In the same way there was a nuclear arms race, there will be a race to build A.I., says tech exec

Maschinenmensch (machine-human) on display at the Science Museum at Preview Of The Science Museum's Robots Exhibition
Getty Images | Ming Yeung
Maschinenmensch (machine-human) on display at the Science Museum at Preview Of The Science Museum's Robots Exhibition

In the decades following World War II, the United States and the Soviet Union raced to stockpile nuclear weapons, fighting for supremacy in a self-protective move aimed at thwarting mutually assured destruction. In 2017, the world is staring down the beginnings of a similar scenario — but the next generation nuclear arms race will be a race for dominion over artificial intelligence.

So says Ryan Holmes, the founder and CEO of social media management company Hootsuite, which serves over 80 percent of Fortune 1000 companies among its more than 15 million users. Holmes is also an investor and self-described "future enthusiast."

Ryan Holmes, founder and CEO of Hootsuite
Photo courtesy Hootsuite
Ryan Holmes, founder and CEO of Hootsuite

"In the same way that nuclear [fission] was a game-changer and nuclear weaponry was a game-changer, the actors that harness AI first are going to have an immense amount of power," Holmes tells CNBC Make It.

"We have a nuclear club and we have seen how hard some people want to try to get into the nuclear club. ... There will be a similar, I believe, AI club," says Holmes.

Others share his point of view. Russian President Vladimir Putin has expressed a similar sentiment: "The one who becomes the leader in this sphere will be the ruler of the world," Putin said recently.

Tech titan Elon Musk has also warned that governments will "will obtain AI developed by companies at gunpoint, if necessary," and that the global race to stockpile AI technology will cause a third world war.

Just what artificial intelligence will be able to do in the future is almost impossible to know. But there is an urgent sense that its potential could be dangerous.

"Right now we are trying to fathom what the impact of it will be," Holmes says to CNBC Make It. "We need to be very careful in terms of who achieves this and how they harness it and what that looks like," he says.

Private companies are already investing deeply in developing artificial intelligence and they will continue to do so. "I think there is a strong probability that these AIs fall into the hands primarily of the major technology players, so you know Google will have a flavor of AI, as will Facebook, as will Microsoft, IBM, you know, all have bids in this," says Holmes.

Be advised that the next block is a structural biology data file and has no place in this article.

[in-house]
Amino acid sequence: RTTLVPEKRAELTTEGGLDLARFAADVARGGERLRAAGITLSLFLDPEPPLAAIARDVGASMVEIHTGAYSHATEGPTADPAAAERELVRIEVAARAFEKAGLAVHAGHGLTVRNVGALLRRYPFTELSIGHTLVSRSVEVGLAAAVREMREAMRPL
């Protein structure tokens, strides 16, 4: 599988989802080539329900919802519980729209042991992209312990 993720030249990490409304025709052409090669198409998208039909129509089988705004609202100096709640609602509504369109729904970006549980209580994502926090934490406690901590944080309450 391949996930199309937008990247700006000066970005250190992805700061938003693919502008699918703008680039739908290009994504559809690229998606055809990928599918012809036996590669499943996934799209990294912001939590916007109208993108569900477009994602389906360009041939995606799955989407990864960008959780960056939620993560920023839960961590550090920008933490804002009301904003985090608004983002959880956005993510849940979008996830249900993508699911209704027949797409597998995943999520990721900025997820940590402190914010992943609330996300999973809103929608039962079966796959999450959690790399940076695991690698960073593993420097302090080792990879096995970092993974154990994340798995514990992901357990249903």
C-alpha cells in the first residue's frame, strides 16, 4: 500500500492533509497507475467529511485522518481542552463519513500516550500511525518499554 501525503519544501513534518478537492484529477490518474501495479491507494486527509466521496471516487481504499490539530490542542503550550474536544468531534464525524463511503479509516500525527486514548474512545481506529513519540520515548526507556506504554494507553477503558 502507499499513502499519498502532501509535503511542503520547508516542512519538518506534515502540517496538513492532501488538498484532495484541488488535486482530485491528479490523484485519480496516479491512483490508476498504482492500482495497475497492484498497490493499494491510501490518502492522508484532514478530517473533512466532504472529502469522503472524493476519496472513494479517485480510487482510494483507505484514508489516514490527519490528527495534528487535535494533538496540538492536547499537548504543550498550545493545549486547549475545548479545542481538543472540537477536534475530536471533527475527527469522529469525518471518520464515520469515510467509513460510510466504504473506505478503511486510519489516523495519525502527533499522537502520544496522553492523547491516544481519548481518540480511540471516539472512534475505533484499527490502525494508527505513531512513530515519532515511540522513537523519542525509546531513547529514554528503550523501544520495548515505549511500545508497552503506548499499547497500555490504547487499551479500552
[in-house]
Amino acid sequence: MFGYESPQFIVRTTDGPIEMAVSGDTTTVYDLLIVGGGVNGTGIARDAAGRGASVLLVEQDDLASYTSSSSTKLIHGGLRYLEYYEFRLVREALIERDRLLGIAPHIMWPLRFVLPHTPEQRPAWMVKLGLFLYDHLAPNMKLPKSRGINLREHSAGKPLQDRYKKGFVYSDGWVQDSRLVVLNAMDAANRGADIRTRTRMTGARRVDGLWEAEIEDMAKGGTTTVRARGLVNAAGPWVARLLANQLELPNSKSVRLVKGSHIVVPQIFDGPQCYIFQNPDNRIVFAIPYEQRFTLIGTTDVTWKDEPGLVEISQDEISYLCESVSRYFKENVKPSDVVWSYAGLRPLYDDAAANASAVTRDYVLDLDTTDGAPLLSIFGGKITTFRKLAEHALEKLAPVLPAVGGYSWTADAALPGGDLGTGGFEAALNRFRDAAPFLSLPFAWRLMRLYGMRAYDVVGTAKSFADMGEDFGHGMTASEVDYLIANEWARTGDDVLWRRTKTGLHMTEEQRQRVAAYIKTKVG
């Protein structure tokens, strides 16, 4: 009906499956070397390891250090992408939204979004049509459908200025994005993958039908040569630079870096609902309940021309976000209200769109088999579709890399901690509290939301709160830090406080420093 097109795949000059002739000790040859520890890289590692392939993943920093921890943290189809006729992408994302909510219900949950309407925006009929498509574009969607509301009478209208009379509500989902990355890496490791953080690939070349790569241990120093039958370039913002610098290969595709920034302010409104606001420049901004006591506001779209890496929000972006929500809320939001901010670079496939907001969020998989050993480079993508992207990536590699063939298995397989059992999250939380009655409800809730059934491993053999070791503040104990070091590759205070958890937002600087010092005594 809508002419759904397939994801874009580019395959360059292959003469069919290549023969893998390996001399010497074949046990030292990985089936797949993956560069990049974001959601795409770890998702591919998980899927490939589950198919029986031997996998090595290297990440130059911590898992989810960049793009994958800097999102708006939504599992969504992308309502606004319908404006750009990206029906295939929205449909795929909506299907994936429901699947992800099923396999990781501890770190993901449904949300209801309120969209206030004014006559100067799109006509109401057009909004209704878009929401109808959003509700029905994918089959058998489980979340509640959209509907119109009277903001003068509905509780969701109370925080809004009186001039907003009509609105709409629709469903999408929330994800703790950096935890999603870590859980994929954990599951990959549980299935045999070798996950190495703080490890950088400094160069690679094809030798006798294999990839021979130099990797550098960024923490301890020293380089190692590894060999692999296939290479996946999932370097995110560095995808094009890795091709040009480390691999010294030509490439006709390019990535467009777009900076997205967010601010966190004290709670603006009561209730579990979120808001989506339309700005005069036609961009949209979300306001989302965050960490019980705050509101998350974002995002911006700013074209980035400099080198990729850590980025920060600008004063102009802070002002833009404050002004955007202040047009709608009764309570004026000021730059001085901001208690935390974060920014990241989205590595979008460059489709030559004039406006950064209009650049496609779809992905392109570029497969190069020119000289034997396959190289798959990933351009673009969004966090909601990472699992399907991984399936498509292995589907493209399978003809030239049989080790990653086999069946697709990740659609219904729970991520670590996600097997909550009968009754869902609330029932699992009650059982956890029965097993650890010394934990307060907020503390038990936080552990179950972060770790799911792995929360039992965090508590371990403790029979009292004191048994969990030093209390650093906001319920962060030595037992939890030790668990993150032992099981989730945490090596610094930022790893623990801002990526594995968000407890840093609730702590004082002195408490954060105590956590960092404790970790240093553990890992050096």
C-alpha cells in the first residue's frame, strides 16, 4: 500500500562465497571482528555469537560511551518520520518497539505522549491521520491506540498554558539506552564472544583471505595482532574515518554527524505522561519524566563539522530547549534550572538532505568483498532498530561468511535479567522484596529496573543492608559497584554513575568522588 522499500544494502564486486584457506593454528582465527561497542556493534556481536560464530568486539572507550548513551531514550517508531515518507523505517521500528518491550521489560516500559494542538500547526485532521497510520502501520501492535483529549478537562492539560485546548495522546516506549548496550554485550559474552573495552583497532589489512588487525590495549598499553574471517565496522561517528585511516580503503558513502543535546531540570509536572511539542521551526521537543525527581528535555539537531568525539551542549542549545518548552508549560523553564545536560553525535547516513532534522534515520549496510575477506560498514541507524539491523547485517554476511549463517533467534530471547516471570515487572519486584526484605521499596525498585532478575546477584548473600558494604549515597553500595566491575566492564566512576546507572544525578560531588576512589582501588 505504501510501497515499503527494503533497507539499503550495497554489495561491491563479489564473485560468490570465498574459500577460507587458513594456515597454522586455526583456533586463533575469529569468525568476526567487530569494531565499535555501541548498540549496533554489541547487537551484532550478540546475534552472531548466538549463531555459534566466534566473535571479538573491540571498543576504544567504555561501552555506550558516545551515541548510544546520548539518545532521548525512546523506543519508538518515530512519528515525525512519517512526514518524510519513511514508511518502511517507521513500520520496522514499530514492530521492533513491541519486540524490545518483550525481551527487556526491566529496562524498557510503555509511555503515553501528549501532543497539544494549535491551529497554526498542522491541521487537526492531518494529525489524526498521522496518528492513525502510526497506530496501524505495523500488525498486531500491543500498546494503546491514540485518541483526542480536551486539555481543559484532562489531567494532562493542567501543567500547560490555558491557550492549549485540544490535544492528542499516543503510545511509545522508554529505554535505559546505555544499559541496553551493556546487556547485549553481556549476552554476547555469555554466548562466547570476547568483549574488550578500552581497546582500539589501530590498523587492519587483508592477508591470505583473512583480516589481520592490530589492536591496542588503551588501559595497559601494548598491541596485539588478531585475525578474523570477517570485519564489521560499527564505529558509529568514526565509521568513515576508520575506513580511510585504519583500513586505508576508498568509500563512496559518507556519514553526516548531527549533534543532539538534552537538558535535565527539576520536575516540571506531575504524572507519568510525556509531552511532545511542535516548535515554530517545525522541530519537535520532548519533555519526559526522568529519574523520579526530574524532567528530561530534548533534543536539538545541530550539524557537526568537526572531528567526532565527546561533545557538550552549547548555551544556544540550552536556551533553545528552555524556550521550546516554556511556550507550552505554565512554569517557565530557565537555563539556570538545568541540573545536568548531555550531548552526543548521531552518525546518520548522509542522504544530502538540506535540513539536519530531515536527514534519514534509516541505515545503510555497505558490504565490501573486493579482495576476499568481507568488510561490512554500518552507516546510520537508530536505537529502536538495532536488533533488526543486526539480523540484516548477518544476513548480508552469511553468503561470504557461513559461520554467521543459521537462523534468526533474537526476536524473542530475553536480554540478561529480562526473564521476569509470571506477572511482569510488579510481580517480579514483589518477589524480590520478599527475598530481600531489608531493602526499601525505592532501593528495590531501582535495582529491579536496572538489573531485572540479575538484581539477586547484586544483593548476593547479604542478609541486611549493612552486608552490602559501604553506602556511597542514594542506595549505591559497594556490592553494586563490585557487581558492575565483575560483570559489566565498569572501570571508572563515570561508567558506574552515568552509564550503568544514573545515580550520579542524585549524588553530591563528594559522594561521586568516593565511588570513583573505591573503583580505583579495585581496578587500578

Indeed, Facebook already uses artificial intelligence to determine what to show users in its main news feed and to filter out spam from chat messengers. It has also started using artificial intelligence for speech recognition. And Google's People + AI Research (PAIR) program aims to improve interactions between humans and AI.

Regardless of where the different technologies ultimately germinate, it is the responsibility of inventors to teach AI to make decisions according to some moral code, says Holmes. Robots can not learn ethics from a data set — even a very large data set, he says.

"If we set AI against what is the biggest data set out there right now which is social [media] data — we have billions of people contributing their feelings, thoughts and experiences into social data right now — and if we run AI across that and say, 'This is the human experience. Now, go and be a human.' Or, 'Try to translate what it means to be a human,' I think there is a big risk."

"We have to train the AI in the same way that we train children." -Ryan Holmes, founder and CEO of Hootsuite

Indeed, without ethical guidelines, AI can adapt the worst parts of humanity. Microsoft's bot "Tay," for example, learning from the comments of online trolls, famously started tweeting racist responses and had to be shut down, according to reporting from Motherboard. And Google's DeepMind AI bots became aggressive when they were set to compete against each other, according to Quartz. The "smarter" the bots became, the more they aimed to attack their opponent, Quartz says.

Consider how a child would develop if they only watch the news, suggests Holmes.

"You have a child, you have a baby, and you lock it in a room and you put food through the door and all you do is let it look at the news channel. What do you think that human would look like? You would think my god that poor baby would be so distorted in its perception of the universe and the world," says Holmes to CNBC Make It.

"It would be like they are an alien visiting from another planet — and how can we have an expectation that if we did the same for AI that AI would just come out and be a well-formed Buddha and understand what humans really mean and what we are all about? I think it would be a very unrealistic in that belief."

Imbuing artificial intelligence with ethics is a process requiring nuance and sophistication.

"We have to train the AI in the same way that we train children. They start with an empty vessel and we put our ethics into them and talk to them about and guide them as to what is appropriate behavior," says Holmes.

"If we don't think about AI in the same way, I think we have the risk of creating a hugely powerful force that doesn't have an ethical grounding or frame work."

See also:

Elon Musk: 'Robots will be able to do everything better than us'

A lesson in leadership: Elon Musk spends weekend responding to Tesla customers, admits 'foolish oversight'

Elon Musk: Governments will obtain AI technology 'at gunpoint' if necessary